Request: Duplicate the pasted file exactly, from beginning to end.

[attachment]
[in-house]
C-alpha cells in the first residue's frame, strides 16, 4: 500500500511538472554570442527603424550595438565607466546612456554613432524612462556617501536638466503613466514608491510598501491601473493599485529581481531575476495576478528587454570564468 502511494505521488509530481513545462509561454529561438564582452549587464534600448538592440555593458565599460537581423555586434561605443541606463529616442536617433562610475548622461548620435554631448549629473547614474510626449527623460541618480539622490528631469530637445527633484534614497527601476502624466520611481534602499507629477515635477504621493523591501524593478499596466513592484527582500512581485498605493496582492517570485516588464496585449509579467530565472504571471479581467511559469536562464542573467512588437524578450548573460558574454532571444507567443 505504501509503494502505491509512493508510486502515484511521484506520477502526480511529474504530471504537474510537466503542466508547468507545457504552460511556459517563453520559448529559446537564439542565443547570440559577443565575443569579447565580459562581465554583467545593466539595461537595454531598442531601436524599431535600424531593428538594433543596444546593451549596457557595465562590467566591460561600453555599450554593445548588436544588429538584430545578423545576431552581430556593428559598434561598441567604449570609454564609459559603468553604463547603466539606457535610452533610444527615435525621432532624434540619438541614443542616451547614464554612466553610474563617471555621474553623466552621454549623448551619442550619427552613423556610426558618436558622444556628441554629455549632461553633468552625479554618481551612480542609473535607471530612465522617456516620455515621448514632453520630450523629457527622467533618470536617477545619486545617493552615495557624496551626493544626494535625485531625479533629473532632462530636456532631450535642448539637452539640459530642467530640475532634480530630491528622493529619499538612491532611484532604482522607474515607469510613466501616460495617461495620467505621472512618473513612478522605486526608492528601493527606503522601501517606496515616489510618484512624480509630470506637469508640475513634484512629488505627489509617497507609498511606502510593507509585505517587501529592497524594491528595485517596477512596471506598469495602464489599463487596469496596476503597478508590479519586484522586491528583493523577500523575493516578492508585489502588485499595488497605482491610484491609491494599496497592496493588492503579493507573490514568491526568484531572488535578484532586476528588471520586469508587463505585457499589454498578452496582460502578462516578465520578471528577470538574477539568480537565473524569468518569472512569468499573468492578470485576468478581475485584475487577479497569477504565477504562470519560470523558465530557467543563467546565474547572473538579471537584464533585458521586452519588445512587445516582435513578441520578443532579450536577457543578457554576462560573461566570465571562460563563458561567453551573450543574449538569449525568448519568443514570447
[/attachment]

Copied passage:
[in-house]
C-alpha cells in the first residue's frame, strides 16, 4: 500500500511538472554570442527603424550595438565607466546612456554613432524612462556617501536638466503613466514608491510598501491601473493599485529581481531575476495576478528587454570564468 502511494505521488509530481513545462509561454529561438564582452549587464534600448538592440555593458565599460537581423555586434561605443541606463529616442536617433562610475548622461548620435554631448549629473547614474510626449527623460541618480539622490528631469530637445527633484534614497527601476502624466520611481534602499507629477515635477504621493523591501524593478499596466513592484527582500512581485498605493496582492517570485516588464496585449509579467530565472504571471479581467511559469536562464542573467512588437524578450548573460558574454532571444507567443 505504501509503494502505491509512493508510486502515484511521484506520477502526480511529474504530471504537474510537466503542466508547468507545457504552460511556459517563453520559448529559446537564439542565443547570440559577443565575443569579447565580459562581465554583467545593466539595461537595454531598442531601436524599431535600424531593428538594433543596444546593451549596457557595465562590467566591460561600453555599450554593445548588436544588429538584430545578423545576431552581430556593428559598434561598441567604449570609454564609459559603468553604463547603466539606457535610452533610444527615435525621432532624434540619438541614443542616451547614464554612466553610474563617471555621474553623466552621454549623448551619442550619427552613423556610426558618436558622444556628441554629455549632461553633468552625479554618481551612480542609473535607471530612465522617456516620455515621448514632453520630450523629457527622467533618470536617477545619486545617493552615495557624496551626493544626494535625485531625479533629473532632462530636456532631450535642448539637452539640459530642467530640475532634480530630491528622493529619499538612491532611484532604482522607474515607469510613466501616460495617461495620467505621472512618473513612478522605486526608492528601493527606503522601501517606496515616489510618484512624480509630470506637469508640475513634484512629488505627489509617497507609498511606502510593507509585505517587501529592497524594491528595485517596477512596471506598469495602464489599463487596469496596476503597478508590479519586484522586491528583493523577500523575493516578492508585489502588485499595488497605482491610484491609491494599496497592496493588492503579493507573490514568491526568484531572488535578484532586476528588471520586469508587463505585457499589454498578452496582460502578462516578465520578471528577470538574477539568480537565473524569468518569472512569468499573468492578470485576468478581475485584475487577479497569477504565477504562470519560470523558465530557467543563467546565474547572473538579471537584464533585458521586452519588445512587445516582435513578441520578443532579450536577457543578457554576462560573461566570465571562460563563458561567453551573450543574449538569449525568448519568443514570447